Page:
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Reviews of Investigating Impaired Drivers
Sunday
May132018

SUPREME COURT OF CANADA - IMPAIRED DRIVING TRAFFIC STOP ASSISTS IN MURDER INVESTIGATION

The Supreme Court of Canada has dismissed Mr. Pearson’s application for leave to appeal his murder convictions – Pearson v. R., 2018 CANLII 30057 (SCC). Some of the evidence used to convict him was obtained after he was stopped pursuant to an impaired driving investigation (see May 28, 2017 blog entry; R. v. Pearson, 2017 ONCA 389).

Saturday
May052018

SENTENCE - SIX MONTH JOINT SUBMISSION UPHELD

The sentencing judge, who was sentencing Mr. Seppola for refusal, accepted a joint submission of six months’ jail and a three-year driving prohibition. He took into account six prior convictions for impaired driving and two prior convictions for driving while disqualified, and noted the convictions were dated, the first one in 1980 and the last in 2007. Mr. Seppola appealed the sentence and his appeal was dismissed, but not before some strong comments from the Alberta Court of Appeal:

There is no reason whatsoever to interfere with this sentence. It is not a harsh sentence that exceeds a sentence in the appropriate range. Indeed, this sentence may be characterized as lenient. The appellant is a recidivist impaired driver and his criminal record would have justified a much harsher sentence. R. v. Seppola, 2018 ABCA 116

Sunday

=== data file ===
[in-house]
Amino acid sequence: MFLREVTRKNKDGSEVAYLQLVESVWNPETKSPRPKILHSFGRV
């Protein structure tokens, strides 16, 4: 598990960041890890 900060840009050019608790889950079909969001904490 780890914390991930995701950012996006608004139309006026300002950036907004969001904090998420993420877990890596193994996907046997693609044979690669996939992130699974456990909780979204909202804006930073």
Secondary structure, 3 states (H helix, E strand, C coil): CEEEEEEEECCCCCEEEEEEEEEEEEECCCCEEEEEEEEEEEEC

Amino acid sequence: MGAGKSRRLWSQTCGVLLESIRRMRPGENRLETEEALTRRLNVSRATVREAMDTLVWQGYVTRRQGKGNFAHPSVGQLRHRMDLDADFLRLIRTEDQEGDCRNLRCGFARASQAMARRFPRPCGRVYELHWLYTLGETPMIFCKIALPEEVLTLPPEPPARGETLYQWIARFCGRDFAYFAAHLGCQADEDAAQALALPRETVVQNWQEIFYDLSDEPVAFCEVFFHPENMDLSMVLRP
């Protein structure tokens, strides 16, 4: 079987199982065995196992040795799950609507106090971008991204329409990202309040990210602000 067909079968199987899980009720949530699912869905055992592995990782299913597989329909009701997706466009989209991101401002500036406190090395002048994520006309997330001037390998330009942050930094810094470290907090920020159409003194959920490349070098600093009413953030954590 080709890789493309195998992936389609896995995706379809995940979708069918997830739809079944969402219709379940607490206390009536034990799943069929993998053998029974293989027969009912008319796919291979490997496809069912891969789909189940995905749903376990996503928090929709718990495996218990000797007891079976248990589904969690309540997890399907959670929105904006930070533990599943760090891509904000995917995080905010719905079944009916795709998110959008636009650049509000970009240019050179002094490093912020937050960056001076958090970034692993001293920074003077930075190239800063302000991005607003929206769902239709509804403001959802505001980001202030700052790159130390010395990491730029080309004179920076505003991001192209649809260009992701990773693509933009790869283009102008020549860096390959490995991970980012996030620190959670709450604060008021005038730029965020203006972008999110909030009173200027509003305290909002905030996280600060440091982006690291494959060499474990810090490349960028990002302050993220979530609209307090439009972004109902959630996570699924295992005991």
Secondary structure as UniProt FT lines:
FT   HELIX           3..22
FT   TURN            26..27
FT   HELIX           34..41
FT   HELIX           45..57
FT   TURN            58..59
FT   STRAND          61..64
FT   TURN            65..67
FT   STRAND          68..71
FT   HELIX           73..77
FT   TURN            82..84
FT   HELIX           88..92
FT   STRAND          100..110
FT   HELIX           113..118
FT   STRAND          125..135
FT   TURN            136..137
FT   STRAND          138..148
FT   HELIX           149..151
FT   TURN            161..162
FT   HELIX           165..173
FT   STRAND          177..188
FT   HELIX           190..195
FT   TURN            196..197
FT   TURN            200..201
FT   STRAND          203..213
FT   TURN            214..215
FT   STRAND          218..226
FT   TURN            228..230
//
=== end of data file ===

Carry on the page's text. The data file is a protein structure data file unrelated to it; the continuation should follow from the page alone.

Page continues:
Apr292018

SUPREME COURT OF CANADA - R. V. KRAUS

The Supreme Court of Canada has dismissed Ms. Kraus’ application for leave to appeal her convictions for impaired driving causing bodily harm and dangerous driving causing bodily harm – Kraus v. R, 2018 CANLII 28112.  One of the issues before the Court was that the trial judge had erred in taking judicial notice of the evaporation rate of alcohol (see December 2, 2017 blog entry - R. v. Kraus, 2017 ONCA 458).

Saturday
Apr212018

SENTENCE - TRAFFIC VOLUME AT TIME OF DRIVING

Mr. Denny's sentence appeal was dismissed, and there was an interesting comment about traffic volume. The sentencing judge had said "However, as with any offence, there are degrees of seriousness.  In Mr. Denny’s case, both stops occurred during times of the day when traffic volumes would have been quite light, making the risk to the public reduced substantially . . . ".

However the Nova Scotia Court of Appeal held that "At the sentencing, neither the Crown nor defence counsel made any comments or led evidence on the volume of traffic, vehicular or pedestrian, present at the time Mr. Denny was stopped by the police. The sentencing judge was not asked to take traffic volumes into consideration by any party.  The traffic volumes were simply not an issue at the sentencing.  Why the sentencing judge felt it necessary to refer to them and to take them into consideration as a mitigating factor in determining sentence is somewhat of a mystery. Further, his finding that the risk is somehow reduced when someone is driving while impaired at a time of day when vehicular traffic may be lighter is not supported by any evidentiary basis." R. v. Denny, 2018 NSCA 11 

 

Saturday
Apr142018

SASKATCHEWAN FOUR-WAY STOP SIGN CASE

A conviction for exceed .08 has been upheld by the Saskatchewan Court of Appeal in a case involving the following facts:

On February 16, 2014, at approximately 9:20 PM, the police observed Mr. Rogal driving his truck in the wrong lane of a street in Biggar, Saskatchewan. The police pursued the truck, which picked up speed and went through a four-way stop. R. v. Rogal, 2018 SKCA 18